199: But I Read It in the Papers

Chris LaVigne

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Dec 17, 2007
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But I Read It in the Papers

Newspaper coverage of psychological studies on the effects of violent videogames has become the primary ammunition in a widespread cultural conflict. But it might surprise you how little thought and effort actually go into these reports. Chris LaVigne exposes the limitations of traditional news outlets' coverage of the social sciences by going straight to the source: the researchers themselves.

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hungSolo

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Jul 12, 2006
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"Similarly, researchers who have been doing their work for many years, such as Dr. Craig Anderson, have become entrenched in reporters' Rolodexes and will get called for comment much more often, which limits the range of opinions most stories express."

In Pennsylvania, we have a professor at Franklin & Marshall College named Terry Madonna who is the go-to guy for polling analysis every election cycle. If a primary or general election is coming up, it's hard to avoid seeing his name in newspapers across the state on a weekly or even daily basis.

Having worked as a reporter and copy editor at a general interest newspaper for going on nine years, I can tell you that many of the people still in the industry (or at least the ones I've met) are older and less inclined to look at games seriously. As a former crime reporter who was assigned to write articles on ecstasy, methamphetamine and other drugs du jour, I can tell you that it is often frustrating as a writer to operate in such a reactionary environment, but that's kind of the nature of the news cycle.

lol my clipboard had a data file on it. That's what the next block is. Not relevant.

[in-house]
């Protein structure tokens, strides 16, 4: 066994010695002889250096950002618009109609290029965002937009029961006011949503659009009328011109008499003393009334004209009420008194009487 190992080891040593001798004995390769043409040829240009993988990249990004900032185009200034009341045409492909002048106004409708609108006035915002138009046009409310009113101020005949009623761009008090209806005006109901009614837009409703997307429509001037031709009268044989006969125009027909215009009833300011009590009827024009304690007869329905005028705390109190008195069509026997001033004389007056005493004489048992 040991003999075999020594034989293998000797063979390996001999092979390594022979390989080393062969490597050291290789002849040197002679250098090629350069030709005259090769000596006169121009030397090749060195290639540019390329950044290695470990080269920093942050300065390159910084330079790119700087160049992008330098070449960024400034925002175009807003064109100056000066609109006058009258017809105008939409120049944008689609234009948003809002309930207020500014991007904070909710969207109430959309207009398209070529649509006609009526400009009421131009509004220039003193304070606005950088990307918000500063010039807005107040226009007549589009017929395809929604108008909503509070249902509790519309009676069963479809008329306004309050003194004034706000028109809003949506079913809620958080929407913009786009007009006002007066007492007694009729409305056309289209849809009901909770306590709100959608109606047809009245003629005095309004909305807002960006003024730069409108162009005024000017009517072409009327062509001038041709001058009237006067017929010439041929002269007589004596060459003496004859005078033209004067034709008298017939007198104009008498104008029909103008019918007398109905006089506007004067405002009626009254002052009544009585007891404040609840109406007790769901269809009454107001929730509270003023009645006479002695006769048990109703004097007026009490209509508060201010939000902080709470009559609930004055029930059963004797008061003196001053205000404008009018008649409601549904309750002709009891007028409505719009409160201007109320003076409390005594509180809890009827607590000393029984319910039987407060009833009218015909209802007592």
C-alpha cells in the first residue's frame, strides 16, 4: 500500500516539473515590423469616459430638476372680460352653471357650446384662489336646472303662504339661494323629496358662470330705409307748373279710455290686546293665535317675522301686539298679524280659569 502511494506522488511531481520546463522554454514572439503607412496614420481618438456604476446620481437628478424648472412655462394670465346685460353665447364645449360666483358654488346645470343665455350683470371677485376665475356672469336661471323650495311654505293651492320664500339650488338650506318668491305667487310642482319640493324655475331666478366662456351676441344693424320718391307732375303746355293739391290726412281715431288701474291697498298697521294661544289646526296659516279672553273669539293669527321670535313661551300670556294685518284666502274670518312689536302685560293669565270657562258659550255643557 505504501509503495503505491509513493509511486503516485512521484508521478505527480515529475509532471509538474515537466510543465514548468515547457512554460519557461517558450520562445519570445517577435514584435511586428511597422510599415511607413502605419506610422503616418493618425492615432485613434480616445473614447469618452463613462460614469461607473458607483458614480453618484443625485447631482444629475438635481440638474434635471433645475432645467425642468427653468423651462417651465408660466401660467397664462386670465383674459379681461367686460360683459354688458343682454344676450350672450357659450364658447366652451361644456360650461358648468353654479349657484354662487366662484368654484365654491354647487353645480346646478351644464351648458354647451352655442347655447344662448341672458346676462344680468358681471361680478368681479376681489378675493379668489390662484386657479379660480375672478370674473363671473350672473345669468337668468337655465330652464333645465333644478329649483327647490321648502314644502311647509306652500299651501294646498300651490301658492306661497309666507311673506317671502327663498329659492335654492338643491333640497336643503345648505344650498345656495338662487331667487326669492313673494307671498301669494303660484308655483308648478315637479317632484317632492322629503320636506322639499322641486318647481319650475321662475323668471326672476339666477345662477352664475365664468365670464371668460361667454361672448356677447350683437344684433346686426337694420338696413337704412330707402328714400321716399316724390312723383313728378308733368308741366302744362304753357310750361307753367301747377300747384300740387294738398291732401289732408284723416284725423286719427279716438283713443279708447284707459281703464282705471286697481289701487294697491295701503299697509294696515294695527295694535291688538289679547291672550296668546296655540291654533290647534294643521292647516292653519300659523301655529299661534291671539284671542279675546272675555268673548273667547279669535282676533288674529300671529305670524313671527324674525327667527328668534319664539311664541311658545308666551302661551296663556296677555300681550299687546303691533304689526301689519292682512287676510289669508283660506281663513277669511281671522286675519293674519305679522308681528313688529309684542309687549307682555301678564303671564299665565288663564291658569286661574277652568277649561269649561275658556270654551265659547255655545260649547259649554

David Simon (creator of The Wire) made a great point recently about newspapers surrounding a specific issue, like, say, lead poisoning, and tackling that to the exclusion of the bigger picture. There is many times a profound lack of context in news stories, a tunnel vision that allows us to create the shorter, to-the-point articles that the focus groups tell us readers want.

I'm going to stop blathering about whatever comes into my head now. Excellent article, by the way.
 

dreadedcandiru99

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"We haven't trained reporters very well how to tell quality science from junk science," Gentile says. "Where this matters is in the 'get both sides of every story' rule that reporters do seem to follow pretty darn well. ... The joy of science is that at a certain point there aren't two sides. The world isn't both flat and round. We now know the right answer."
This is a big part of the reason why I don't bother with the papers or the cable news networks anymore: because they're all just, "Well, this is what these people said, but those people disagree...hmm? What's that? We should figure out if one side or the other is actually, provably right? Ha. Look, I've got shit to do, pal."